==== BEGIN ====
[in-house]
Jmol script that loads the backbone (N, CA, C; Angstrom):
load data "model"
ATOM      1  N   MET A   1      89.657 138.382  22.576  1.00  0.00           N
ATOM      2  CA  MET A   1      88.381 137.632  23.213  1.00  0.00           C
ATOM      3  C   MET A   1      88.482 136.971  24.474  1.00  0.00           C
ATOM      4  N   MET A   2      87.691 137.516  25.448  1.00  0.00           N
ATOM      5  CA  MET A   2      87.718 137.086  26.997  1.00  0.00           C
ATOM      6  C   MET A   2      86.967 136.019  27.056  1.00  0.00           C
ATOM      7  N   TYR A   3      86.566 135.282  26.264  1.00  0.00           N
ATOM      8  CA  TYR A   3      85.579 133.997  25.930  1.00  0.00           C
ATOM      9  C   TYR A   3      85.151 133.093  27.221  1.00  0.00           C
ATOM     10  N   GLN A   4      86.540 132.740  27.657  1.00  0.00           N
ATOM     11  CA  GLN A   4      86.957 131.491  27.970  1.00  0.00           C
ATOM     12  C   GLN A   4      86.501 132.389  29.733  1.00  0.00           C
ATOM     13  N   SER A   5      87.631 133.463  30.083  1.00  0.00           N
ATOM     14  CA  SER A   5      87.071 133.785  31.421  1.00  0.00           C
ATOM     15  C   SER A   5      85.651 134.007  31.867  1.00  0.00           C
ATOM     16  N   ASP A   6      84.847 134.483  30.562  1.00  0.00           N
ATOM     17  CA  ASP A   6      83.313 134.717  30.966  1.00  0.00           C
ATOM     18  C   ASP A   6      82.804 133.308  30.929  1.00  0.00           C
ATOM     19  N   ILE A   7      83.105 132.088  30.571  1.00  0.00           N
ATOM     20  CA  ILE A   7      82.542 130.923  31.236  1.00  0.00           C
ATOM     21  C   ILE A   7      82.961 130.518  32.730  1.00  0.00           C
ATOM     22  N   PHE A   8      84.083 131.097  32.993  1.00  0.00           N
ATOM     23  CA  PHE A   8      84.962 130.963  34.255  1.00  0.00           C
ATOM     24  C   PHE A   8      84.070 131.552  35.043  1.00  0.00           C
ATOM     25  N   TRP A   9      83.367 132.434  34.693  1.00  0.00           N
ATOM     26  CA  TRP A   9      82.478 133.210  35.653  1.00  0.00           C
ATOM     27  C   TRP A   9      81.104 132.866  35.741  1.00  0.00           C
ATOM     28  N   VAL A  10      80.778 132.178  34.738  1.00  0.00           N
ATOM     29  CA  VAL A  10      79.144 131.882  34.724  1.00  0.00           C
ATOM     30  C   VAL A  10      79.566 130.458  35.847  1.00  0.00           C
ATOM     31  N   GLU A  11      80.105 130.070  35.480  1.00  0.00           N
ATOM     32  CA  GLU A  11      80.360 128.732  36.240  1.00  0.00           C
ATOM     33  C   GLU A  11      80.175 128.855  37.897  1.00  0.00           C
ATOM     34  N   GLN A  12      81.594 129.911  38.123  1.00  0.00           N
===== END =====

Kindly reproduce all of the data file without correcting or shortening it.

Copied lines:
[in-house]
Jmol script that loads the backbone (N, CA, C; Angstrom):
load data "model"
ATOM      1  N   MET A   1      89.657 138.382  22.576  1.00  0.00           N
ATOM      2  CA  MET A   1      88.381 137.632  23.213  1.00  0.00           C
ATOM      3  C   MET A   1      88.482 136.971  24.474  1.00  0.00           C
ATOM      4  N   MET A   2      87.691 137.516  25.448  1.00  0.00           N
ATOM      5  CA  MET A   2      87.718 137.086  26.997  1.00  0.00           C
ATOM      6  C   MET A   2      86.967 136.019  27.056  1.00  0.00           C
ATOM      7  N   TYR A   3      86.566 135.282  26.264  1.00  0.00           N
ATOM      8  CA  TYR A   3      85.579 133.997  25.930  1.00  0.00           C
ATOM      9  C   TYR A   3      85.151 133.093  27.221  1.00  0.00           C
ATOM     10  N   GLN A   4      86.540 132.740  27.657  1.00  0.00           N
ATOM     11  CA  GLN A   4      86.957 131.491  27.970  1.00  0.00           C
ATOM     12  C   GLN A   4      86.501 132.389  29.733  1.00  0.00           C
ATOM     13  N   SER A   5      87.631 133.463  30.083  1.00  0.00           N
ATOM     14  CA  SER A   5      87.071 133.785  31.421  1.00  0.00           C
ATOM     15  C   SER A   5      85.651 134.007  31.867  1.00  0.00           C
ATOM     16  N   ASP A   6      84.847 134.483  30.562  1.00  0.00           N
ATOM     17  CA  ASP A   6      83.313 134.717  30.966  1.00  0.00           C
ATOM     18  C   ASP A   6      82.804 133.308  30.929  1.00  0.00           C
ATOM     19  N   ILE A   7      83.105 132.088  30.571  1.00  0.00           N
ATOM     20  CA  ILE A   7      82.542 130.923  31.236  1.00  0.00           C
ATOM     21  C   ILE A   7      82.961 130.518  32.730  1.00  0.00           C
ATOM     22  N   PHE A   8      84.083 131.097  32.993  1.00  0.00           N
ATOM     23  CA  PHE A   8      84.962 130.963  34.255  1.00  0.00           C
ATOM     24  C   PHE A   8      84.070 131.552  35.043  1.00  0.00           C
ATOM     25  N   TRP A   9      83.367 132.434  34.693  1.00  0.00           N
ATOM     26  CA  TRP A   9      82.478 133.210  35.653  1.00  0.00           C
ATOM     27  C   TRP A   9      81.104 132.866  35.741  1.00  0.00           C
ATOM     28  N   VAL A  10      80.778 132.178  34.738  1.00  0.00           N
ATOM     29  CA  VAL A  10      79.144 131.882  34.724  1.00  0.00           C
ATOM     30  C   VAL A  10      79.566 130.458  35.847  1.00  0.00           C
ATOM     31  N   GLU A  11      80.105 130.070  35.480  1.00  0.00           N
ATOM     32  CA  GLU A  11      80.360 128.732  36.240  1.00  0.00           C
ATOM     33  C   GLU A  11      80.175 128.855  37.897  1.00  0.00           C
ATOM     34  N   GLN A  12      81.594 129.911  38.123  1.00  0.00           N